General Information About Rodeo
There are currently 42 members in the Sul Ross Rodeo Club; 22 competing members and 20 non-competing members. Whether an active rodeo participant, eager to learn or wanting to be around the lifestyle of rodeo, all students are welcome and encouraged to participate in this outgoing and sociable organization.
In order to participate in the rodeo program at Sul Ross, you must be an active member of the Sul Ross Rodeo Club, which is open to all students currently enrolled at the university. You do not have to be a rodeo participant to be involved in the club.
Events and Finding
Sul Ross is in the Southwest region, which includes several junior colleges as well as universities. During the fall semester, there are four NIRA rodeos that Sul Ross participates in (including the NIRA rodeo in Alpine), and the spring semester includes six NIRA rodeos.
The College National Finals Rodeo is held the third week of June in Casper, Wyoming.
Rodeo at Sul Ross is a budgeted sport funded by the university through student activity fees and by fundraisers within the Rodeo Club.
Travel money for coaches and team members, and practice stock for rough stock riders, ropers and steer wrestlers, as well as breakaway calves and goats are furnished and cared for through these funds.
The club holds fundraisers such as The Cowboy Christmas Ball (December), Team Ropings (summer and occasionally Wednesday nights), Barrel Racings and dances. Events are often held in conjunction with the Sul Ross Rodeo Exes Reunion and Rodeo (July) and the Big Bend Ranch Rodeo (August).
Sul Ross has great facilities, which include a lighted covered arena, known as the S.A.L.E. arena, an outdoor arena and 22 covered stalls.
Download the Rodeo Scholarship Application.
Sul Ross rodeo athletes practice according to their needs and their competition schedule.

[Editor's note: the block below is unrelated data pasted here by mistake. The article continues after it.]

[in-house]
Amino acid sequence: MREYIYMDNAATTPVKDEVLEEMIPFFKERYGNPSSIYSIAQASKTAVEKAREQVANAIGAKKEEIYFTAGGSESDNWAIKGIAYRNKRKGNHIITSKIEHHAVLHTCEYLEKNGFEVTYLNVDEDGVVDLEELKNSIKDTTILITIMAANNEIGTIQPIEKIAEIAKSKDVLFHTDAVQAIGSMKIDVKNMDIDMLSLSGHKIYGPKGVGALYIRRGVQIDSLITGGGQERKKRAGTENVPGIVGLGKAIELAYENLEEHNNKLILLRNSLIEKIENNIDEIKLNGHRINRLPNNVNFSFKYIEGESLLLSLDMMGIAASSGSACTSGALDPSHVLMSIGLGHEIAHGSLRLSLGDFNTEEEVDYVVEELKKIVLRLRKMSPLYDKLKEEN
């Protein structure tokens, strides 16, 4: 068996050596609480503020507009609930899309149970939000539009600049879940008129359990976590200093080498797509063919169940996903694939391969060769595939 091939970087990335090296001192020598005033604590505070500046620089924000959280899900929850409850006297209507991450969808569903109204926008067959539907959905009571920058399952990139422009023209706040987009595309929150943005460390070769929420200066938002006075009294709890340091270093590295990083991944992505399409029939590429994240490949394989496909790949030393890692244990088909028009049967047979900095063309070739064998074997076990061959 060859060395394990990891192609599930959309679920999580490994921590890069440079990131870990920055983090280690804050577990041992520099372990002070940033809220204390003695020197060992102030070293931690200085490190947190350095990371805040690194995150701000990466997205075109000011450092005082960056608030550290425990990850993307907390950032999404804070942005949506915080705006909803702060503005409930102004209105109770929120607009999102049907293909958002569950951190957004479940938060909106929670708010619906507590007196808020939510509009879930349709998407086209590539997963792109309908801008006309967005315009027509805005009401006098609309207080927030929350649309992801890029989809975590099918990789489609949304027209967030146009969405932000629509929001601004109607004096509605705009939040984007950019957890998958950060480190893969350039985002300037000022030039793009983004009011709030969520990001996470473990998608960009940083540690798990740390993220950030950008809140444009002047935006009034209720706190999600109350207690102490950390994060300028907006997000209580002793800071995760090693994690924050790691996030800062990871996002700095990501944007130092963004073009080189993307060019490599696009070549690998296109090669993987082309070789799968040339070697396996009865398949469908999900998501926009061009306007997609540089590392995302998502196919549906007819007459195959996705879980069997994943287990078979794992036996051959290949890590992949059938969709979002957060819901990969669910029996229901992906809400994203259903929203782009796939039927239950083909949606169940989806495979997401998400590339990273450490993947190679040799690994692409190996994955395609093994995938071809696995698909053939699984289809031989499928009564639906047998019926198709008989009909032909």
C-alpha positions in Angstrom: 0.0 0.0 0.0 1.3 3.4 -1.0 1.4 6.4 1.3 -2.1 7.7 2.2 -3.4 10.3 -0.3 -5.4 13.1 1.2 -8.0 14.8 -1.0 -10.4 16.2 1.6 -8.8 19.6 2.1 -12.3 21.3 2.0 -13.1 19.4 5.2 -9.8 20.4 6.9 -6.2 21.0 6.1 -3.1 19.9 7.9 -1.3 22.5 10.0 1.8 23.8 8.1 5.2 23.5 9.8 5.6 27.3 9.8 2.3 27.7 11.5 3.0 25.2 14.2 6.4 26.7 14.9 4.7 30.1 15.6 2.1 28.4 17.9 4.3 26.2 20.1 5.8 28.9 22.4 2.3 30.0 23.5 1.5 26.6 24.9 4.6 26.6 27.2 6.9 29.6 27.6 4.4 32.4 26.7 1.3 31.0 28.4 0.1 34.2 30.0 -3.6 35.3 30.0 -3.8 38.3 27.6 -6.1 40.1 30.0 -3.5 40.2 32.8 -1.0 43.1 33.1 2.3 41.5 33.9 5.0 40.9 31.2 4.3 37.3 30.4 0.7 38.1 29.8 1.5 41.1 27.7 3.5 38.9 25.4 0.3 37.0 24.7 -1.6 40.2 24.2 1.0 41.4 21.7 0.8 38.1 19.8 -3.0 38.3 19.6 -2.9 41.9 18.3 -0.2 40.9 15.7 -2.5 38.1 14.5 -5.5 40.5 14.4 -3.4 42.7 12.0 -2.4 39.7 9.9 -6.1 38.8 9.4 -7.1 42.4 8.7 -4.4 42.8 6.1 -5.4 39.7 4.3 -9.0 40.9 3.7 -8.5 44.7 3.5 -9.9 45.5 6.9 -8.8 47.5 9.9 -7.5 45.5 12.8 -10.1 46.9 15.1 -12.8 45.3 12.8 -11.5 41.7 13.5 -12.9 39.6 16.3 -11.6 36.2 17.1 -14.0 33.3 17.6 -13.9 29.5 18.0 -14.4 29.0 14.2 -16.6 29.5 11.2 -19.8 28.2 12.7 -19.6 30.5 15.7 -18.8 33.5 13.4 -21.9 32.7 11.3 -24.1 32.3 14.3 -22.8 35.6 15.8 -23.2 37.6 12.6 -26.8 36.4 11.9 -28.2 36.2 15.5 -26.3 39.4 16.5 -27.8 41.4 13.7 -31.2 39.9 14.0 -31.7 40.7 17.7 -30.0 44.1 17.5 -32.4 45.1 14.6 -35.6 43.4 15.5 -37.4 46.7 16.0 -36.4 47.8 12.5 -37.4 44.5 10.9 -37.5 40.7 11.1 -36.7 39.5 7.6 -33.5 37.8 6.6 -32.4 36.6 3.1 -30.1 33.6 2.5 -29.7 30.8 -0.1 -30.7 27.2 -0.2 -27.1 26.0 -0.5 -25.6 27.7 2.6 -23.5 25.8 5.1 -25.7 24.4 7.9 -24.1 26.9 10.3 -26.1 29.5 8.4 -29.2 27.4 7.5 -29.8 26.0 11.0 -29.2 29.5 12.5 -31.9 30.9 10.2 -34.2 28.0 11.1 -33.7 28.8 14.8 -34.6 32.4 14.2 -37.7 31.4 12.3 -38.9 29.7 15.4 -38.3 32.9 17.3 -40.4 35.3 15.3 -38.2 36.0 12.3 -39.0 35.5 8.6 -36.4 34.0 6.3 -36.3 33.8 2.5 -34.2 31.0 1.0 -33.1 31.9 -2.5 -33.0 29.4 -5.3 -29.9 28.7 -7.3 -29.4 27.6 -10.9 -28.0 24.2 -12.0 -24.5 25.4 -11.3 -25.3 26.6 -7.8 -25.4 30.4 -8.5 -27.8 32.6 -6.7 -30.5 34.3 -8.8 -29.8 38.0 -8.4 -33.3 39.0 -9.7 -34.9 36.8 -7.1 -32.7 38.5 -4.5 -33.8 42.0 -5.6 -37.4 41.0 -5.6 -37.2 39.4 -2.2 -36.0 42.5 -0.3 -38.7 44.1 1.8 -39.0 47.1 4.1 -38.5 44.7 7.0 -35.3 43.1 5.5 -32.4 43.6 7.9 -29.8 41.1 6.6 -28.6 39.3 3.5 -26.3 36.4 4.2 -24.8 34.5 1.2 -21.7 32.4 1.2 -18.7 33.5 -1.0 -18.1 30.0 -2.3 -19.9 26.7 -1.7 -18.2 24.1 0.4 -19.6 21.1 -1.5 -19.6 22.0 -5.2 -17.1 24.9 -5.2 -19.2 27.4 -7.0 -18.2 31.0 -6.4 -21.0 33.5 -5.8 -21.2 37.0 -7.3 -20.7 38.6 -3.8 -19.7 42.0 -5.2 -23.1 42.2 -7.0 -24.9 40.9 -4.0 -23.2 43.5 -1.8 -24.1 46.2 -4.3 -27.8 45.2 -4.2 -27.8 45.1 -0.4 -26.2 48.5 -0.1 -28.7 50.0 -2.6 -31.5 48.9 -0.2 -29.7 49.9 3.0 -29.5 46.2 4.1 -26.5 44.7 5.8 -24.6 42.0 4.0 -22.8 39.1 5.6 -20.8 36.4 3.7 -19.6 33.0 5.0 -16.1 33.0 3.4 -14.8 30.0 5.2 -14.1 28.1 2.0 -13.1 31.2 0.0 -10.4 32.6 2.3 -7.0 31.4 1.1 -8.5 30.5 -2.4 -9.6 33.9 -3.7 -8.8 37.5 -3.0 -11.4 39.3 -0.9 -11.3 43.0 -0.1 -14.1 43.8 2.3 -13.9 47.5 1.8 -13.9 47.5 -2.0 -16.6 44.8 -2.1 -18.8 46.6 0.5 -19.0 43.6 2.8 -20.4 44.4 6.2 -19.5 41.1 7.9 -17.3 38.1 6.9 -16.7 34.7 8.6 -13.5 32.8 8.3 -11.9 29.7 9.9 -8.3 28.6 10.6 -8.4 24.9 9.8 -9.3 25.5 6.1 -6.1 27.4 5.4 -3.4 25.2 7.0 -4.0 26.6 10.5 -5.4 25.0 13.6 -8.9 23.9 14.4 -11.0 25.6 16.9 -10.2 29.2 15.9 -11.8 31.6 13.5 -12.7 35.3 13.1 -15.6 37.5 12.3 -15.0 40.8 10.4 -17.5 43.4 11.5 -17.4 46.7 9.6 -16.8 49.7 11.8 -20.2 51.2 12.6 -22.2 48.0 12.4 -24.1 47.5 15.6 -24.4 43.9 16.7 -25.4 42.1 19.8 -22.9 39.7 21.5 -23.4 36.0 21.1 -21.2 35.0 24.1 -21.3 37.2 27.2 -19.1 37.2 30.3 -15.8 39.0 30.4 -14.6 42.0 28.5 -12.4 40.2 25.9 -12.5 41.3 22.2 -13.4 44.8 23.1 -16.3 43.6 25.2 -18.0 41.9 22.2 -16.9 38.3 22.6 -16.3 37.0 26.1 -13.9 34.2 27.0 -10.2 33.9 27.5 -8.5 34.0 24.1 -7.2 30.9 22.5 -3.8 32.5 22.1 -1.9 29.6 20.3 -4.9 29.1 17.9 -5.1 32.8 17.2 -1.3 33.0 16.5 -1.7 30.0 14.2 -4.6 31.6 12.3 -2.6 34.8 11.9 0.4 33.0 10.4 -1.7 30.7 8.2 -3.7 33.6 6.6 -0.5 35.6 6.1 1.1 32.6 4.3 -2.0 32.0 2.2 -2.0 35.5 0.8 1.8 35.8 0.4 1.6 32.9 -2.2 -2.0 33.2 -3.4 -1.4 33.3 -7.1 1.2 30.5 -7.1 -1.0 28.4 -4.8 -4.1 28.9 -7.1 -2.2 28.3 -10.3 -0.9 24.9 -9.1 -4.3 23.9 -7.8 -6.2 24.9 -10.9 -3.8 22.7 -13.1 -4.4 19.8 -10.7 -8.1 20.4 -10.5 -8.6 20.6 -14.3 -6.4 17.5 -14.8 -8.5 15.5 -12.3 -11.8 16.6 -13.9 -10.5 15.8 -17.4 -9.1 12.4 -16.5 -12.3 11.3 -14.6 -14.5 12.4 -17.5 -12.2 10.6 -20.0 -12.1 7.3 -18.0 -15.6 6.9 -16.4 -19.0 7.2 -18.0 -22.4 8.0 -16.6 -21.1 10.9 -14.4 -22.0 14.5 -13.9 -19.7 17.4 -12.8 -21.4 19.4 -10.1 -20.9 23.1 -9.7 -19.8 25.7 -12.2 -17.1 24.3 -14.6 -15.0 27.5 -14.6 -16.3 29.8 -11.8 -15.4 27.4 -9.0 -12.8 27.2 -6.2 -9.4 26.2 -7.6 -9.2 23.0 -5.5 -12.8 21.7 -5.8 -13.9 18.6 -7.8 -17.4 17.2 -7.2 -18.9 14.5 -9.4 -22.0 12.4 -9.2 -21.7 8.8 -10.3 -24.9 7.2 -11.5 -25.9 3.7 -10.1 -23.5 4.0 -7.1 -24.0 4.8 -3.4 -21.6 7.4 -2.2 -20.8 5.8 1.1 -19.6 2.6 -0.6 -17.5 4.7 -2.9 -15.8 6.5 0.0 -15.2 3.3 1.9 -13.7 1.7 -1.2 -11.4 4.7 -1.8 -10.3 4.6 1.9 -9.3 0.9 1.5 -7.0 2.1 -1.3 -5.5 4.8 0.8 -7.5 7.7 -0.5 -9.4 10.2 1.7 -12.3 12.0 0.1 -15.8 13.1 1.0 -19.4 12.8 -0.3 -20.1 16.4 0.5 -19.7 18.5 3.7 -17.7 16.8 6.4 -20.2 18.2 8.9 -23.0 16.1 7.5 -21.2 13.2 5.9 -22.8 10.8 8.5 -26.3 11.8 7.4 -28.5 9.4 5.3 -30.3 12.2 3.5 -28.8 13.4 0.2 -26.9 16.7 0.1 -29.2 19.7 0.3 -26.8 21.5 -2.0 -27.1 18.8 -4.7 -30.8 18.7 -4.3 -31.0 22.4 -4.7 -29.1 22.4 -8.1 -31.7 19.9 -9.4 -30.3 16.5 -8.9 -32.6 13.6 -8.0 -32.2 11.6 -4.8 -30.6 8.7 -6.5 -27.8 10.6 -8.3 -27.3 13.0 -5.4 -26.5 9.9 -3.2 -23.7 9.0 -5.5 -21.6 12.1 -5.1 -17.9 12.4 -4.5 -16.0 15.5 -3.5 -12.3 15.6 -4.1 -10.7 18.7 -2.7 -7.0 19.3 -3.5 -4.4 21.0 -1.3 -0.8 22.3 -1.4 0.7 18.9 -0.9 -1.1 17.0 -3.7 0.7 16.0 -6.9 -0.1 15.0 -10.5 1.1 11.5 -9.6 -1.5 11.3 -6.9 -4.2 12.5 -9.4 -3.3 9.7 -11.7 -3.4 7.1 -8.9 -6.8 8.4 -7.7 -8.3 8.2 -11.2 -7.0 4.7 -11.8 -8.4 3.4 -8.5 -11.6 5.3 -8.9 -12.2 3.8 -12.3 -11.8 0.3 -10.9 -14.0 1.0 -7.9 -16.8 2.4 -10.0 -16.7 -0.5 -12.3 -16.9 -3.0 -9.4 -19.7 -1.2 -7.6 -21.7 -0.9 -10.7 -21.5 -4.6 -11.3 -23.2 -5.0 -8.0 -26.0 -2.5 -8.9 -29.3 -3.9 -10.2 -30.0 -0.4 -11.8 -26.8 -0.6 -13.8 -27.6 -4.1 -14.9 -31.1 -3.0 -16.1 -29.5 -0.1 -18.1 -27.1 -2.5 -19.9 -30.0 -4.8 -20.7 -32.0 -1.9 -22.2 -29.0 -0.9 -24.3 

The Sul Ross rodeo program provides practice stock leased from local stock producers for scheduled rodeo practice sessions.
Practice sessions are generally held Monday through Thursday. In the weeks the rodeo team travels, practice sessions are only held on Monday through Wednesday. Participants wishing to practice at times other than scheduled practice sessions must make arrangements.
Except for specific situations, practice stock and arena facilities will only be available during scheduled sessions.
Practice sessions are formatted similar to an actual rodeo. Participants are expected to be ready when their event is called and will be required to assist each other in running their own event, including working the chutes and handling the livestock.
A Brief History
On November 6, 1949, Sul Ross College held an invitational rodeo, as was the custom with schools who had enough cowboys to do the work. At this rodeo Hank Finger, a Sul Ross student, asked permission to hold a meeting with the cowboys from the various schools to talk about the need for some sort of organization for college rodeo cowboys.
Representatives from 12 colleges throughout Texas, New Mexico, Oklahoma and Colorado attended, and it was the consensus of the group that they wanted a year-long point-award system, standardized rules, leadership and responsibility on the part of its members.
Hank Finger was appointed constitutional committee chairman to draw up some ideas and plans into a votable form, and they would meet again in two months in Dallas to discuss the constitution. This historical event became the birth of what today is known as the National Intercollegiate Rodeo Association.
News spread quickly that the "colleges may organize," and at the meeting in Dallas, Carl Garrison, manager of the San Francisco Cow Palace, offered an invitational championship rodeo to start the new year with purpose. The rodeo was held in conjunction with his Grand National Junior Livestock Exposition and was open to any college with enough cowboys to field a six-man team. This was the first NIRA Championship Rodeo and was held in April 1949.
Though everyone thought the more sophisticated west-coast team of Cal Poly was sure to walk away with the finals, it was Sul Ross that took it with an "unknown" cowboy by the name of Harley May. Sul Ross went on to win the National title in 1940, 1950 and 1951. They are still a force to be reckoned with and have won a total of eight national titles, placed in the top 10 at the College National Finals Rodeo 33 times and have had six all-around cowboys and cowgirls.